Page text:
In the Chapter of 1920, a revised text of the Constitutions
was presented but was not approved. In the General Chapter of 1926 another text, adjusted
to the requirements of the new Code of Canon Law (1917), was edited. The text was approved
by the Sacred Congregation of Religious on March 7, 1929. This text was updated during the
term of the Minister General, Fr. John Parisi (1936-1947).
4. The Constitutions of the Special
Chapter of 1969
An Extraordinary General Chapter was held at Sts. Cosmas and
Damian, Rome from January 2 - March 6, 1969 to update the Constitutions in the light of
Vatican II. This text was approved "ad experimentum" on April 30, 1969.
In the years following the promulgation of the new Rule by
Pope John Paul II in 1982, an International Commission was appointed to edit a complete
revision of the Constitutions.
Editor's note: This new revision of the Constitutions and
also a text of the General Statutes were approved at the General Chapter of 1989. These
texts were approved by the Congregation for Institutes of Consecrated Life and Societies
of Apostolic Life on Feb. 2, 1991.
THE NATURE AND
OF THE TERTIARIES REGULAR
OF ST. FRANCIS OF PENANCE
As can easily be deduced from the previous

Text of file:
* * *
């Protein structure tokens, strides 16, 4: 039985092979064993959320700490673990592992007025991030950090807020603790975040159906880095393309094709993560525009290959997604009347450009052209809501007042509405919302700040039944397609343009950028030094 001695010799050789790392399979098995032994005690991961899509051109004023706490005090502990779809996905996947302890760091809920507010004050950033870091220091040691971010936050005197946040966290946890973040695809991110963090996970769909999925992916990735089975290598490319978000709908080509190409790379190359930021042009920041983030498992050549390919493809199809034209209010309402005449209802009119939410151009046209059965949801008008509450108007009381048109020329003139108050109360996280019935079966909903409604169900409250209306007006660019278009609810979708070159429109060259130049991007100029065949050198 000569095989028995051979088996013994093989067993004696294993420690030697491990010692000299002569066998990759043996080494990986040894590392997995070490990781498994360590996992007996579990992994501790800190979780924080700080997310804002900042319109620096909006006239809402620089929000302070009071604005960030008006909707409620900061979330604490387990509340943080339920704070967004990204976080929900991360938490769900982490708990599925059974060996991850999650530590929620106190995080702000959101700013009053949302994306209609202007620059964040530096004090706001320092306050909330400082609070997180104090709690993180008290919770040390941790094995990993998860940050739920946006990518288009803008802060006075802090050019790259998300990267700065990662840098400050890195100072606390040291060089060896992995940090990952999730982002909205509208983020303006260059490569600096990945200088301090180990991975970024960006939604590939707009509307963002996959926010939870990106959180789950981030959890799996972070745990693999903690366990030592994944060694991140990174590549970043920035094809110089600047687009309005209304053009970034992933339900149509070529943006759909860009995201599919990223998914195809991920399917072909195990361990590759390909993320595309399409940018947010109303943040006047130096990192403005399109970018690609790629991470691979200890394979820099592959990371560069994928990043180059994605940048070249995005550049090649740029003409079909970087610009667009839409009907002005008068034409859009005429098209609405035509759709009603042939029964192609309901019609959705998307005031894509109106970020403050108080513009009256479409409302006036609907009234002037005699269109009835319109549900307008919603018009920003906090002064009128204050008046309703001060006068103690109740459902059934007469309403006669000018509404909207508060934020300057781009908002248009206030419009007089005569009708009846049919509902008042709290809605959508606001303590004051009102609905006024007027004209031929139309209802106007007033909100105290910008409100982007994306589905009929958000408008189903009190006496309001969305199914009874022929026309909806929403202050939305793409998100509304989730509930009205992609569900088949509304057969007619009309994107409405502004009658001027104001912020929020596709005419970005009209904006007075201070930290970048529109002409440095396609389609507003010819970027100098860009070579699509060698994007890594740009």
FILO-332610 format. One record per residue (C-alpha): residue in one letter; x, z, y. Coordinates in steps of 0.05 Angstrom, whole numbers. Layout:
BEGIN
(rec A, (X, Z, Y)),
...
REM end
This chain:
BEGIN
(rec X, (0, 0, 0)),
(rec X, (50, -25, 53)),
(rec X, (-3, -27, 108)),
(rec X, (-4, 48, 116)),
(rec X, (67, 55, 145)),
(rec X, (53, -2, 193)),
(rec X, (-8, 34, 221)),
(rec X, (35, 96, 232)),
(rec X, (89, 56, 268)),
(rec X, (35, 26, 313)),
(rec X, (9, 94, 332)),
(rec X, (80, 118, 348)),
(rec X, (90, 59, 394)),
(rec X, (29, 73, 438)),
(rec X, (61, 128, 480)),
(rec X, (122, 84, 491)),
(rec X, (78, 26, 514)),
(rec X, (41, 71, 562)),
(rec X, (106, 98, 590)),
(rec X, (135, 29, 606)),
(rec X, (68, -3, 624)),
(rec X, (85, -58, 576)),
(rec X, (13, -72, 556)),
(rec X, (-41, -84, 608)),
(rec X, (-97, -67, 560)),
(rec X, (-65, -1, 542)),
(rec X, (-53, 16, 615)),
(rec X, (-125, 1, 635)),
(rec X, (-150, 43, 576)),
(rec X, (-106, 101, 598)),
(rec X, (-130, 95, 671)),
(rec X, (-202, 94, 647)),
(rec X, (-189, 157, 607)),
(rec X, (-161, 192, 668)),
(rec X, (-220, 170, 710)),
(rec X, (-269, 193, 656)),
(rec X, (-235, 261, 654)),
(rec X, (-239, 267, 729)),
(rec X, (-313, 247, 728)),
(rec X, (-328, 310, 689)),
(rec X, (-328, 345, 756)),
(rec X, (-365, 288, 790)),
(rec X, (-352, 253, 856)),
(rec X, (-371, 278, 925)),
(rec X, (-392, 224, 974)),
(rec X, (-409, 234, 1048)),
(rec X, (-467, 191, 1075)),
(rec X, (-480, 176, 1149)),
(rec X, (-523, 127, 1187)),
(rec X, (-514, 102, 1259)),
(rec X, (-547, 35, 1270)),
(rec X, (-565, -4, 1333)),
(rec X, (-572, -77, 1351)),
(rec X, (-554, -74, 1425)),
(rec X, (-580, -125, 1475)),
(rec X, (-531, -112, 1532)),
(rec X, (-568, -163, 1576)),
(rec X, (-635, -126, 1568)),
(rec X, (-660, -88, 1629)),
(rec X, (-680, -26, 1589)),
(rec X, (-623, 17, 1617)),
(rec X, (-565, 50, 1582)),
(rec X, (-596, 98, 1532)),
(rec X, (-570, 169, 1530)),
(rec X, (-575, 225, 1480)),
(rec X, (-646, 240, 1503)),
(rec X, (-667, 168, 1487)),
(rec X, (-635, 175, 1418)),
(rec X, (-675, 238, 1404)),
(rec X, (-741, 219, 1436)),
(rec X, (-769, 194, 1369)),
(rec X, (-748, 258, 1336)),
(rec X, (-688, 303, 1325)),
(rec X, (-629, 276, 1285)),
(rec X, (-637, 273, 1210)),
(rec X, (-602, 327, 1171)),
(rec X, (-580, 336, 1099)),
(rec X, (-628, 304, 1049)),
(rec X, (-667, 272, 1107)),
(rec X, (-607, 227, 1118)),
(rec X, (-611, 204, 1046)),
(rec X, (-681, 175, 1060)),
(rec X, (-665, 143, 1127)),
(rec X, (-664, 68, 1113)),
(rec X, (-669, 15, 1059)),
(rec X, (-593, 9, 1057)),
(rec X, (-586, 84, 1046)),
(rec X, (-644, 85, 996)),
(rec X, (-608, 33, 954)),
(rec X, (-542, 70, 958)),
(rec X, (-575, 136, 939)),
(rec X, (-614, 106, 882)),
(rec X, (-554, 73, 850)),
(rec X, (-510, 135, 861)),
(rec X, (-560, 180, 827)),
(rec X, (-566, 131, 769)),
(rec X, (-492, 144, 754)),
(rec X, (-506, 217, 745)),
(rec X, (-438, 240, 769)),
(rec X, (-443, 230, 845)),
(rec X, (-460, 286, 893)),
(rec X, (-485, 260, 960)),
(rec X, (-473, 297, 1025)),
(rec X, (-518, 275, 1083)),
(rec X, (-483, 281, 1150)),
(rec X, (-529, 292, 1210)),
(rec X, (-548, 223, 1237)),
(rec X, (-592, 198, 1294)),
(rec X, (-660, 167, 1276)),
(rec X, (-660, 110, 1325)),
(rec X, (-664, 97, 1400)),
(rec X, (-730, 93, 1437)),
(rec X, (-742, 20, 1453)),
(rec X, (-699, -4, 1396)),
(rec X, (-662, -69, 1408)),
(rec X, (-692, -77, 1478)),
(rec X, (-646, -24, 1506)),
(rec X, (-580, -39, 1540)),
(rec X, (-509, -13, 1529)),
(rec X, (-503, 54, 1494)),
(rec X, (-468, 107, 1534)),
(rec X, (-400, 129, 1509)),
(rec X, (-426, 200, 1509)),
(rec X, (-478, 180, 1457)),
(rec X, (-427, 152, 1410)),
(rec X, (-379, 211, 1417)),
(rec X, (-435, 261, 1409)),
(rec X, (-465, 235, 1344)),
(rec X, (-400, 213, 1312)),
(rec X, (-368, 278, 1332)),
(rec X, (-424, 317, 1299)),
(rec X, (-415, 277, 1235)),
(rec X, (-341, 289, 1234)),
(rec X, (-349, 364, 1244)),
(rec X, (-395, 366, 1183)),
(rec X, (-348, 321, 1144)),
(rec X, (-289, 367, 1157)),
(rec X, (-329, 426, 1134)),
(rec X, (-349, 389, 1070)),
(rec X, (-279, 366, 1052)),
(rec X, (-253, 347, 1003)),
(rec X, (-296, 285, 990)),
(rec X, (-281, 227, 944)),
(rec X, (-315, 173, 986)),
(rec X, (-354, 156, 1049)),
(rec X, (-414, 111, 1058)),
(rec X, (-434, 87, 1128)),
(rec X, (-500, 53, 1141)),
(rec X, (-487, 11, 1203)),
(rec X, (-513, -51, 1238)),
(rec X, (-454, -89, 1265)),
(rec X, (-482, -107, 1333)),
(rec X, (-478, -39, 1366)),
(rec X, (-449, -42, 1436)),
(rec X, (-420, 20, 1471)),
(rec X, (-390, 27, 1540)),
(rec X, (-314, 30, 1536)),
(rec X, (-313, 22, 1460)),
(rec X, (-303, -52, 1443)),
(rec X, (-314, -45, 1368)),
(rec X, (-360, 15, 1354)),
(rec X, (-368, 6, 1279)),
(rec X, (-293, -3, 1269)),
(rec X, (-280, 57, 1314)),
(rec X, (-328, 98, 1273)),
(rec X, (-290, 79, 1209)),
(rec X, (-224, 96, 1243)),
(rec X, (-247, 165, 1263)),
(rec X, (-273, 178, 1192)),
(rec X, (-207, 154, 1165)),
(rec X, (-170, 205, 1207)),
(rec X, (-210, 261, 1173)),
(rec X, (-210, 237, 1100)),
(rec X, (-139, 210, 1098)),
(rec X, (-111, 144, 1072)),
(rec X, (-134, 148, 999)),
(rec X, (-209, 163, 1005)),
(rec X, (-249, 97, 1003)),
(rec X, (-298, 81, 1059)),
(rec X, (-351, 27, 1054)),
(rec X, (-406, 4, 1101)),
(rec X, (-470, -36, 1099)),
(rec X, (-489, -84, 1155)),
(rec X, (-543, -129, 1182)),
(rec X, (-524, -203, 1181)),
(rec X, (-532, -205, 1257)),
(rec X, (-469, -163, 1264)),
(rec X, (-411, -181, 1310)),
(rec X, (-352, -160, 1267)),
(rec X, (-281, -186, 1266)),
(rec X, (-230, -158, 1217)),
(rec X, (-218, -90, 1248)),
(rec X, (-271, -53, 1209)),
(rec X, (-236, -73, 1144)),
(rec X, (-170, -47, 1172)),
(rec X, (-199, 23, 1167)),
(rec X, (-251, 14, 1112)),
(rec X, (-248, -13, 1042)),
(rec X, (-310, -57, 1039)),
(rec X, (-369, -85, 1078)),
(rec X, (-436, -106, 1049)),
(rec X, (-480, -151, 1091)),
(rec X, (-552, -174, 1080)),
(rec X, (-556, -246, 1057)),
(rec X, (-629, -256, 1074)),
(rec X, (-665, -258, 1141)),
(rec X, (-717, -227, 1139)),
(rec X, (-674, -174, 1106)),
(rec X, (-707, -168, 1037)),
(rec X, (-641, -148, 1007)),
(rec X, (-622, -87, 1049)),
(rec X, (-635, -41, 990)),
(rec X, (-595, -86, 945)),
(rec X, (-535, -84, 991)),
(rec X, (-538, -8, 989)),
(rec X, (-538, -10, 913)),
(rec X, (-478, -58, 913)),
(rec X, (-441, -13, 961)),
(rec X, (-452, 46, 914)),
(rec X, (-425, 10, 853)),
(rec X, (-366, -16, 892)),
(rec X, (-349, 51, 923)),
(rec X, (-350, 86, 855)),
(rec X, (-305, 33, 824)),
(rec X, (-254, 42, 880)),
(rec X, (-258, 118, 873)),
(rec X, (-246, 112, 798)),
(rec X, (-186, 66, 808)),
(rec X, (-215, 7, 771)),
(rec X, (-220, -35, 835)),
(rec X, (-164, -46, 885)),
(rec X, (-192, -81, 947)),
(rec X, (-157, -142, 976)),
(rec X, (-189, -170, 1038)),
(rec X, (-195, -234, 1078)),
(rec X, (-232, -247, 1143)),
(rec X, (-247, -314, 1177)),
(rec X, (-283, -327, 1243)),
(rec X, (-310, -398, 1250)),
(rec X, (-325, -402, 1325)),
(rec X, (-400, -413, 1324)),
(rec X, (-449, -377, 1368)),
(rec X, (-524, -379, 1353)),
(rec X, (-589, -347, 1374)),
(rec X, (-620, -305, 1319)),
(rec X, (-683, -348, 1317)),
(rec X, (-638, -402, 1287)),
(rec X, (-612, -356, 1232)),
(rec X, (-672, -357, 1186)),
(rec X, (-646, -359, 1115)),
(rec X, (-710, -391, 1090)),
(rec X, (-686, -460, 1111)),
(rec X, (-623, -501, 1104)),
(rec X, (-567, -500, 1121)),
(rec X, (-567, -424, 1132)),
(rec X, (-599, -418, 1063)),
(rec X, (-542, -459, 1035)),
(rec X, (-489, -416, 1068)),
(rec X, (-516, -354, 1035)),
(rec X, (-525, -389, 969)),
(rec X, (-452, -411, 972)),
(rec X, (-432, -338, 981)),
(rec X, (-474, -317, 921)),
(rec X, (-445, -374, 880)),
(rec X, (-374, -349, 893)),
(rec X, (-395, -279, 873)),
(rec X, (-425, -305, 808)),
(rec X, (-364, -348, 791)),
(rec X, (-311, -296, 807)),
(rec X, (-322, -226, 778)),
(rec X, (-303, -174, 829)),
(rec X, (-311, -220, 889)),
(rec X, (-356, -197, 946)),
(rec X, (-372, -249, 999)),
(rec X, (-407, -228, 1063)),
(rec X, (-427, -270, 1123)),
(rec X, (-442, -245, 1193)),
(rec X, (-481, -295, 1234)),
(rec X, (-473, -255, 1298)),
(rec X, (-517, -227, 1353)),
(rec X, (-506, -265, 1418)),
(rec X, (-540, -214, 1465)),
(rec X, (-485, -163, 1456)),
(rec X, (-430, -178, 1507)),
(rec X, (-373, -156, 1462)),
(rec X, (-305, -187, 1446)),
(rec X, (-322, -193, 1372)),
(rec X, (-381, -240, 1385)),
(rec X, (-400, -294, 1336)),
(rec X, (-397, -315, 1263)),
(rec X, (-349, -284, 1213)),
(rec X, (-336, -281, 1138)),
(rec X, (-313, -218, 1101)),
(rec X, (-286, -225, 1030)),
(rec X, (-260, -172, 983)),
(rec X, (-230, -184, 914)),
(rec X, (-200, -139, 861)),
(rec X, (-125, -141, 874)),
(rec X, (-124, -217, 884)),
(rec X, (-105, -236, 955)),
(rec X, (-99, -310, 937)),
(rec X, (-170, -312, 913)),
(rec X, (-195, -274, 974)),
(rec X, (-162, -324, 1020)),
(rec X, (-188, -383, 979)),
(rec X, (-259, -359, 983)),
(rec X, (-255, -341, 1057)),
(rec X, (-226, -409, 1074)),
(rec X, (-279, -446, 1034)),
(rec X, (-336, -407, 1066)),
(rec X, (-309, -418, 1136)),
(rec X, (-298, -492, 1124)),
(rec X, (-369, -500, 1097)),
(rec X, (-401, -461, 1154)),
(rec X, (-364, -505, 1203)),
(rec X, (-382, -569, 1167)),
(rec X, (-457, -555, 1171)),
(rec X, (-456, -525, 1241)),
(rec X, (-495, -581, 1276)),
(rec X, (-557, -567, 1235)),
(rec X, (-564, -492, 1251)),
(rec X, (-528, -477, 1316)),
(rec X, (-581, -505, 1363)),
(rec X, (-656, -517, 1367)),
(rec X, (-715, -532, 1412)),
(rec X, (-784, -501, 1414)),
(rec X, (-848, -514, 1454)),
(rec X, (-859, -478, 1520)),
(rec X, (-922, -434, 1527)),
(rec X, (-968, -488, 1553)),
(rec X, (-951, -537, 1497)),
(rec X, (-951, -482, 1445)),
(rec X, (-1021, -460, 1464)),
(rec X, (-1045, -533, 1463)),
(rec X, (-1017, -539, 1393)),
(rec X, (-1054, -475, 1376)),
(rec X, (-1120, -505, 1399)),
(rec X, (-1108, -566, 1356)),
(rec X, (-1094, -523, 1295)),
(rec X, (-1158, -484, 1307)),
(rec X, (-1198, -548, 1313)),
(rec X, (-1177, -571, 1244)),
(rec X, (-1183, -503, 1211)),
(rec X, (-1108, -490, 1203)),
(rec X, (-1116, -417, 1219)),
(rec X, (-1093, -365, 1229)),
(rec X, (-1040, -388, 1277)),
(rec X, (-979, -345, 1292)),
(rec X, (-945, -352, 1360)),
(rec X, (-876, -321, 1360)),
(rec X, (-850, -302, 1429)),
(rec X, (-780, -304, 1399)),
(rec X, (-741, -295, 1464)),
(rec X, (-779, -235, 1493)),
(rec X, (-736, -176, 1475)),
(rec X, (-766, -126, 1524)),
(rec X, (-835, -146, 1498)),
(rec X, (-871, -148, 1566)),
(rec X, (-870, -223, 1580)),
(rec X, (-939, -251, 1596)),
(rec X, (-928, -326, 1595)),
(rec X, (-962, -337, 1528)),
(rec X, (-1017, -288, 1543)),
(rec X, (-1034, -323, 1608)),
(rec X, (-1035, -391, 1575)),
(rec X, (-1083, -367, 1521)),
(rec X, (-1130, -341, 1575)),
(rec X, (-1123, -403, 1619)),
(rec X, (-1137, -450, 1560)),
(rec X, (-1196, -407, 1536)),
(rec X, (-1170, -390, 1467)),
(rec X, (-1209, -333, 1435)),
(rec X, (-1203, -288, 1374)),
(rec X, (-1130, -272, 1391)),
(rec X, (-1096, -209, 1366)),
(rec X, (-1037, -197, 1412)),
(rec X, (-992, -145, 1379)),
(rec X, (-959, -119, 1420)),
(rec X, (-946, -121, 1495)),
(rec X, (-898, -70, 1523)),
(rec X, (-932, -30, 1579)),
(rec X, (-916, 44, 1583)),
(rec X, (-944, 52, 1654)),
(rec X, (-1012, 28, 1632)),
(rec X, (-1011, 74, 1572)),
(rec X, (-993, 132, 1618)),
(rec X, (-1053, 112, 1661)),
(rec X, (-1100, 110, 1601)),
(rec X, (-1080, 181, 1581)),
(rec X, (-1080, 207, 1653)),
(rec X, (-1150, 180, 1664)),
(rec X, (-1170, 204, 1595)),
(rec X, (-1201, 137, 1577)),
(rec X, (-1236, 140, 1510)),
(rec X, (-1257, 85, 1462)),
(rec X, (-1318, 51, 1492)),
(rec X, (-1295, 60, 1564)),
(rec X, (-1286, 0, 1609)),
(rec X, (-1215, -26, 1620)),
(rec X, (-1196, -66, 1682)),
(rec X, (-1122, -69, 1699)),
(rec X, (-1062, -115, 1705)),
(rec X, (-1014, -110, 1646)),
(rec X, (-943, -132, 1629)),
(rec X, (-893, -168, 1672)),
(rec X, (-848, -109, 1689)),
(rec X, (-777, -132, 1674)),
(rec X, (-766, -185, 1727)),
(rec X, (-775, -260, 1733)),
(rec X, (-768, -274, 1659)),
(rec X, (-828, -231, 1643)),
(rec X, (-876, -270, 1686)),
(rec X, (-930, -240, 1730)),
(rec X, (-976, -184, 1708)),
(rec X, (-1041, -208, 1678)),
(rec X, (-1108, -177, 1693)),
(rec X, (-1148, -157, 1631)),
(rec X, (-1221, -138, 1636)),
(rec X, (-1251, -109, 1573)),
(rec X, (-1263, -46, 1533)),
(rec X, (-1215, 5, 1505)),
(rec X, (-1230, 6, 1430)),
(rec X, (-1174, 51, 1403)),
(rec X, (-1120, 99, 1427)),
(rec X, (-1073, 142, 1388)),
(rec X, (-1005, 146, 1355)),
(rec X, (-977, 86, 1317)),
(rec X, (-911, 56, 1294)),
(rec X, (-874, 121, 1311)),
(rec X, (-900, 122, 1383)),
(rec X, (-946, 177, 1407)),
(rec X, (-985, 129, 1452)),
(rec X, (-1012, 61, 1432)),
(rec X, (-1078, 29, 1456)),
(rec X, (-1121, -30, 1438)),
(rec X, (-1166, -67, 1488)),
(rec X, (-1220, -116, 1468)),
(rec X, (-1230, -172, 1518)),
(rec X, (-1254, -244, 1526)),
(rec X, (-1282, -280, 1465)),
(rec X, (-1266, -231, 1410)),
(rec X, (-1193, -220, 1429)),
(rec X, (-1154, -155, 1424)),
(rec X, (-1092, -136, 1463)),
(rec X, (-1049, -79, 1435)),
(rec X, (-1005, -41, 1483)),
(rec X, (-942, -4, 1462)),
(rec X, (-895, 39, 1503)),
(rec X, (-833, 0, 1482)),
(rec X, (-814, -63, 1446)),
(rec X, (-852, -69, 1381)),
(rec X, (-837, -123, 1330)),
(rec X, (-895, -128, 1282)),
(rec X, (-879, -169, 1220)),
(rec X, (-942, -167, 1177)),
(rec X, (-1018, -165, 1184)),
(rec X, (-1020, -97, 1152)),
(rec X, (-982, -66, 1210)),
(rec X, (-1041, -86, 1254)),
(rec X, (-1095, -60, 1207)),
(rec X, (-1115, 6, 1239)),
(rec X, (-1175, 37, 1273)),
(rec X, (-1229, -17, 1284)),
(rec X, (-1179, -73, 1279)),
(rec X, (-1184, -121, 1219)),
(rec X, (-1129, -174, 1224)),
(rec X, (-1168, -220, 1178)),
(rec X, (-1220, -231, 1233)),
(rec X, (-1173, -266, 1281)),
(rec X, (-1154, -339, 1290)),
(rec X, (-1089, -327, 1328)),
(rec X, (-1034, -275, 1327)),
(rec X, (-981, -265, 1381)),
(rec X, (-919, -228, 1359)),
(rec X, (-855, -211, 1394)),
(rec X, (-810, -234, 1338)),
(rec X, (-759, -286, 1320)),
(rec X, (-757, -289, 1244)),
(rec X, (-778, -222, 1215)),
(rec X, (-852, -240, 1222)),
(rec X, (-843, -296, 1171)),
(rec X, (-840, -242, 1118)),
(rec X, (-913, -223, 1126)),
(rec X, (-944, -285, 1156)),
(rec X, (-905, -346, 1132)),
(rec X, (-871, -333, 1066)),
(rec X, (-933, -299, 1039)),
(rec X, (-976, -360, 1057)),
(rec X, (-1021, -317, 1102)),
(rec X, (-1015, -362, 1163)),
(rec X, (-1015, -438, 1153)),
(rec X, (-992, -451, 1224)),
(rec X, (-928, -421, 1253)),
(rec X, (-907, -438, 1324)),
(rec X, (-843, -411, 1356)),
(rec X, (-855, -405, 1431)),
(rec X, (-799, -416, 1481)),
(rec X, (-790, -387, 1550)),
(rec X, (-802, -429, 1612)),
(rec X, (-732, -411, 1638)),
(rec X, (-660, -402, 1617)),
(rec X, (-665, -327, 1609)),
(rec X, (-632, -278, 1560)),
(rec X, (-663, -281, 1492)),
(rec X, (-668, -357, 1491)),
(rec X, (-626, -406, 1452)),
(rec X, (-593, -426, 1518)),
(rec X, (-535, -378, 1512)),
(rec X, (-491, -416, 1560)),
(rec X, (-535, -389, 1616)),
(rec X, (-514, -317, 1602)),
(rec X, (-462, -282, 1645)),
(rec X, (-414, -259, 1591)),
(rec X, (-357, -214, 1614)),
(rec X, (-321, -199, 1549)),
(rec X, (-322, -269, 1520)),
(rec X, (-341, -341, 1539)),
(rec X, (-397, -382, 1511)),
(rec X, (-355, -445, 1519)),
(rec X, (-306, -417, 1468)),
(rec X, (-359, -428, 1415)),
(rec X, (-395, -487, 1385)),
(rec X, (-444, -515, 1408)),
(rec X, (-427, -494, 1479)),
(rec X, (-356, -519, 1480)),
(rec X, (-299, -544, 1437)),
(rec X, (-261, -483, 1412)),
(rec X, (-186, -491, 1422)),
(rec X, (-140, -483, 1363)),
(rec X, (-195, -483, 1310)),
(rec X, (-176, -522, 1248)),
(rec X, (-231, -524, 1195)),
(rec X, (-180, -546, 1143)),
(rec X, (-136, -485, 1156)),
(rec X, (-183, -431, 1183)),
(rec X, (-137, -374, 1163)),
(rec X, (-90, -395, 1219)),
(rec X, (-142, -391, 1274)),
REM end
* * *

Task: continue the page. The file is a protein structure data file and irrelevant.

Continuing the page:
material drawn from history, we are not dealing with an Order which is compact and unified
in its organization and, even less is this true of its activities. The "Family"
of the Third Order Regular embraces diverse life-styles and apostolates.
Present day styles of life
Presently we find that the congregations
which profess the TOR rule comprise the following ways of life:
1. The contemplative life: This way of life
is lived in monasteries or hermitages by nuns of the Third Order Regular.
2. Active or apostolic life: This describes
the life-style of congregations dedicated to charitable apostolates such as operating
reformatories, hospitals, hospices, schools and colleges, missions, parish work, etc.
Numbered among these congregations, whether
male or female, there are those of PONTIFICAL right and those of DIOCESAN right.
Among the male congregations, there are those
institutes which are simply LAY (no priest members) and some few CLERICAL institutes
(composed of priests and brothers).
The Monasteries of TOR Cloistered Nuns number
approximately 70 in Europe and North America. There are Federations of TOR nuns in Spain
and Mexico and three Monasteries in Italy which are associated with the Friars of the
Third Order Regular.
There are approximately 18 male TOR
congregations, while the number of female congregations which follow the TOR is more than
400 (415 known).
There are nearly 200,000 religious women and
5,000 religious men professing the TOR Rule. It follows then that one cannot speak of a
specific, clear and uniform nature for all Congregations of the Franciscan Third Order
Regular. One could envision any possible Confederation only in the distant future.
All these institutes of Franciscan Tertiaries
Regular, masculine or feminine, form a very broad spiritual family with a great diversity
of activities and ways of life; nevertheless, they are united in professing one and the
same "Rule of the Brothers and Sisters of the Third Order Regular of St. Francis of
PROJECTS TOWARDS A
CONFEDERATION OF THE TOR FAMILY
At the initiative of the Minister General of the Third Order
Regular of St. Francis of Penance, Fr. John Boccelia (1947-1965), Interobediential
Congresses of the different congregations of TOR friars were held.